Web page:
It’s the same routine every day: Your alarm goes off, jolting you awake and immediately kicking your body into overdrive to begin the day. Frantically, you jump in the shower and then throw together an outfit for the day, all while murmuring the talking points of the presentation you have to give to that big client today. You make the rounds to get the kids up and moving, and as they drag their feet getting ready, you whip together a quick breakfast for them. You yell upstairs that there’s food in the kitchen and to make sure not to miss the bus. You rush to your car to drive to work and of course traffic is horrible. It takes every fiber of your being to refrain from shouting “Go!” every 30 seconds to the car in front of you. You finally pull into the parking garage at work, and as you turn off the car, you sigh because you just remembered that PTA meeting you have to attend tonight. Not to mention you left your bagel and coffee on the counter at home.
It’s not even 9 a.m., and already your body and mind have endured a tremendous amount of stress. It may just seem routine to you, and you may have learned to cope and even suppress the ramifications of this high-alert lifestyle, but years and years of this continued stress can yield many short- and long-term effects on your physical and mental health. Make no mistake—nearly everyone, at some point or another, deals with their own type of stress, and no one person deals with or responds to it the same way. It’s important for you to know and be able to identify the signs and symptoms of chronic stress for the safety of yourself and those around you.
What is Stress?
“Stress,” says ExaminedExistence.com, “is the human body’s natural response to any change in the environment that requires an action, reaction, or adjustment to what’s normal.” Stress can manifest itself in many forms, but oftentimes it is the result of the pressures from work, family life, or relationships. It has been found that three-fourths of the world population undergoes stress in any given two-week period, and that the working population bears the brunt of the physical, mental, and emotional tolls of stress.
Stress has long been defined as the fight or flight response (or the acute stress response). The term was first coined by psychologist Walter Cannon in the 1920s, and it was used to describe the animalistic response to threats through an adrenal discharge. When a threat or danger is identified, neurons fire from the sympathetic nervous system to the body, resulting in heightened reaction and decision-making abilities. This response also physically affects the body, causing restriction of blood vessels and increased heart and breathing rates often associated with escape or combat.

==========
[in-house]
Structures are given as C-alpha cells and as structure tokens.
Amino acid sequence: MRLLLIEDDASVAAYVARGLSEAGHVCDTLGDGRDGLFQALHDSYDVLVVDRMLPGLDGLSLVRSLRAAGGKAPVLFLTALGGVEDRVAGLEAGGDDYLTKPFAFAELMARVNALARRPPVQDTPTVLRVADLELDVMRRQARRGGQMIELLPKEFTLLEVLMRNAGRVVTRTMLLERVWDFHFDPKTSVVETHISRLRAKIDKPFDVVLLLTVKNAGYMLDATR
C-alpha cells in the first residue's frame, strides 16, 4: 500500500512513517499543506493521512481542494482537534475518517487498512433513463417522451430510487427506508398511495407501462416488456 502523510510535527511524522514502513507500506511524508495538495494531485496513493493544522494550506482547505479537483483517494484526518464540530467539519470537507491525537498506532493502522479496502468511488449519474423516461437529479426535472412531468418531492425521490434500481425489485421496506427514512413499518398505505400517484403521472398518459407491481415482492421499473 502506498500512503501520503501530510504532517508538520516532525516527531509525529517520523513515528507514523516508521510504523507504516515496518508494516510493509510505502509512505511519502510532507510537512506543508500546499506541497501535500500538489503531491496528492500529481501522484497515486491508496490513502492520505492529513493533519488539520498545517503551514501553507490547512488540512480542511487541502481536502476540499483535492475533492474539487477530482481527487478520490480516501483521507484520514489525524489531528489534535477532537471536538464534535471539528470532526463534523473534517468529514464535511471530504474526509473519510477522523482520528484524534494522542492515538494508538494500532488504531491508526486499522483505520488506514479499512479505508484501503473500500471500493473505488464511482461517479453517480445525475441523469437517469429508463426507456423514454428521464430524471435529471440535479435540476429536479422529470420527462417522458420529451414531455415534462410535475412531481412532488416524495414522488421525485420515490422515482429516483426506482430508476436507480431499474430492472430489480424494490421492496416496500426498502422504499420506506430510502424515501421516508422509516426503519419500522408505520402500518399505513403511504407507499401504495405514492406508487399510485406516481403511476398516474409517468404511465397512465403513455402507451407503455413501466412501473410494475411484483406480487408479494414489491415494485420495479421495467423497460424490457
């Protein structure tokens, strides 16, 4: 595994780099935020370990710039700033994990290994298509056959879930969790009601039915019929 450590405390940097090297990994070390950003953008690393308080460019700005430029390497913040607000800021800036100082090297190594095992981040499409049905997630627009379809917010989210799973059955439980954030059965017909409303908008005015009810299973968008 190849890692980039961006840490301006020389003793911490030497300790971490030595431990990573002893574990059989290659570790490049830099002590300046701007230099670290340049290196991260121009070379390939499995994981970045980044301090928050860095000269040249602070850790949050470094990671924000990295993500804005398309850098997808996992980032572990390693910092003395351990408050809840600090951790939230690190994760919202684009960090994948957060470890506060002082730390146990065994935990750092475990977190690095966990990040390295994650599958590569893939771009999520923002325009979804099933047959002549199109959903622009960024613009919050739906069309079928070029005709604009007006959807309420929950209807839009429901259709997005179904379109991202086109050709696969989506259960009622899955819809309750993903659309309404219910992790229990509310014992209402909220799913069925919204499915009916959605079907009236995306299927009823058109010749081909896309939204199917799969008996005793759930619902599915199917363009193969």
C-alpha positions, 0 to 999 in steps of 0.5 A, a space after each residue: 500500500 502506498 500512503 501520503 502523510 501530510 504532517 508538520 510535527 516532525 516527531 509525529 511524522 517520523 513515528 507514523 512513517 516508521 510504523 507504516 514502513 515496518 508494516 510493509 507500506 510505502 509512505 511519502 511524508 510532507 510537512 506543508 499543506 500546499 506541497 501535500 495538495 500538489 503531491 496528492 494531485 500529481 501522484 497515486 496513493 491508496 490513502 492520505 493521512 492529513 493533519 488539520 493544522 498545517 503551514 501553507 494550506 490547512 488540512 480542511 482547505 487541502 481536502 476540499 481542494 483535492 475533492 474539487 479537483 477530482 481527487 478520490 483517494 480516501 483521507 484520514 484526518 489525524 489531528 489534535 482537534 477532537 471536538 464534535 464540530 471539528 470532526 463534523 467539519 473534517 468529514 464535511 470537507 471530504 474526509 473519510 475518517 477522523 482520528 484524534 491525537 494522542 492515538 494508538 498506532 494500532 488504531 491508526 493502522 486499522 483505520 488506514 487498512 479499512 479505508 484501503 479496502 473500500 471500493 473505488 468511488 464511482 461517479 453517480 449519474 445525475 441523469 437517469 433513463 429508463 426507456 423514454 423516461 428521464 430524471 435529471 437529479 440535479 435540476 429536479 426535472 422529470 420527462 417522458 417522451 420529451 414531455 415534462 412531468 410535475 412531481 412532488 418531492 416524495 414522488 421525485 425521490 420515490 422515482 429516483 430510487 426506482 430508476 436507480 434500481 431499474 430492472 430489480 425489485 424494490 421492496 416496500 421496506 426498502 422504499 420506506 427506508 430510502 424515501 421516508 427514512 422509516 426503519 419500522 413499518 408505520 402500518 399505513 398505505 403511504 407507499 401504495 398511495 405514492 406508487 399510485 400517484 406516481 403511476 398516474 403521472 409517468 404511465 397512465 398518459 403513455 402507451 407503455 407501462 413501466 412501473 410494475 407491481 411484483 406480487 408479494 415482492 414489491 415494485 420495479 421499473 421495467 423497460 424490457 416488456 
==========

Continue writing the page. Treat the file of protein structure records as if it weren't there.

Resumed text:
It was later found that this basic response to stimuli is the foundation to what has now become known as chronic stress. The fight or flight response, when triggered in moderation, is an effective tool of motivation and heightened brain activity that is essential to performing our daily tasks. It is when this response is compounded multiple times throughout a day or, more importantly, over a long period of time, that an unnecessary burden is placed on the body—and medical complications can arise.
There are two primary components that determine what causes stress in an individual:
Stressors: The situations and pressures that cause stress are known as stressors. We usually think of stressors as being negative, such as an exhausting work schedule or a rocky relationship. However, stressors are simply defined as any situation that may put a burden on you mentally or physically. That can include even positive scenarios, such as getting married or receiving a promotion.
Perception: It is a misconception that all stress is derived from stressors. If this were true, everyone that underwent the same stressors would have the same stress response. However, it is often the individual’s perception of stress that determines the response to that situation or pressure. For example, one person sitting in traffic might lose all rationality at the situation and yell at the cars in front of them, while another person might quietly accept the situation and know that no amount of anger will move the traffic any further. Unfortunately, stress is not 100 percent cause and effect, and that can make it difficult to identify symptoms on a case-by-case basis.
Signs and Symptoms of Stress
Once again, a little bit of stress is a good thing and is often necessary to promote productivity and motivation. However, there’s a fine line when it comes to your stress levels. Like a snake in the grass, stress can creep up on you, and if you aren’t careful, it can bite you before you have a chance to react. You may not notice it, and it may come to feel normal to you, all the while slowly and discretely taking a toll on you. This is why it’s important to be able to identify the symptoms of stress overhaul before it gets to be a problem.
The American Institute of Stress has compiled a list of the top 50 signs of stress, including everything from the grinding of teeth to increased drug or alcohol abuse. The list is too much to cover here, but take some time to scan this list. You might just identify a symptom in yourself you didn’t realize was a sign of excessive stress.
Effects of Stress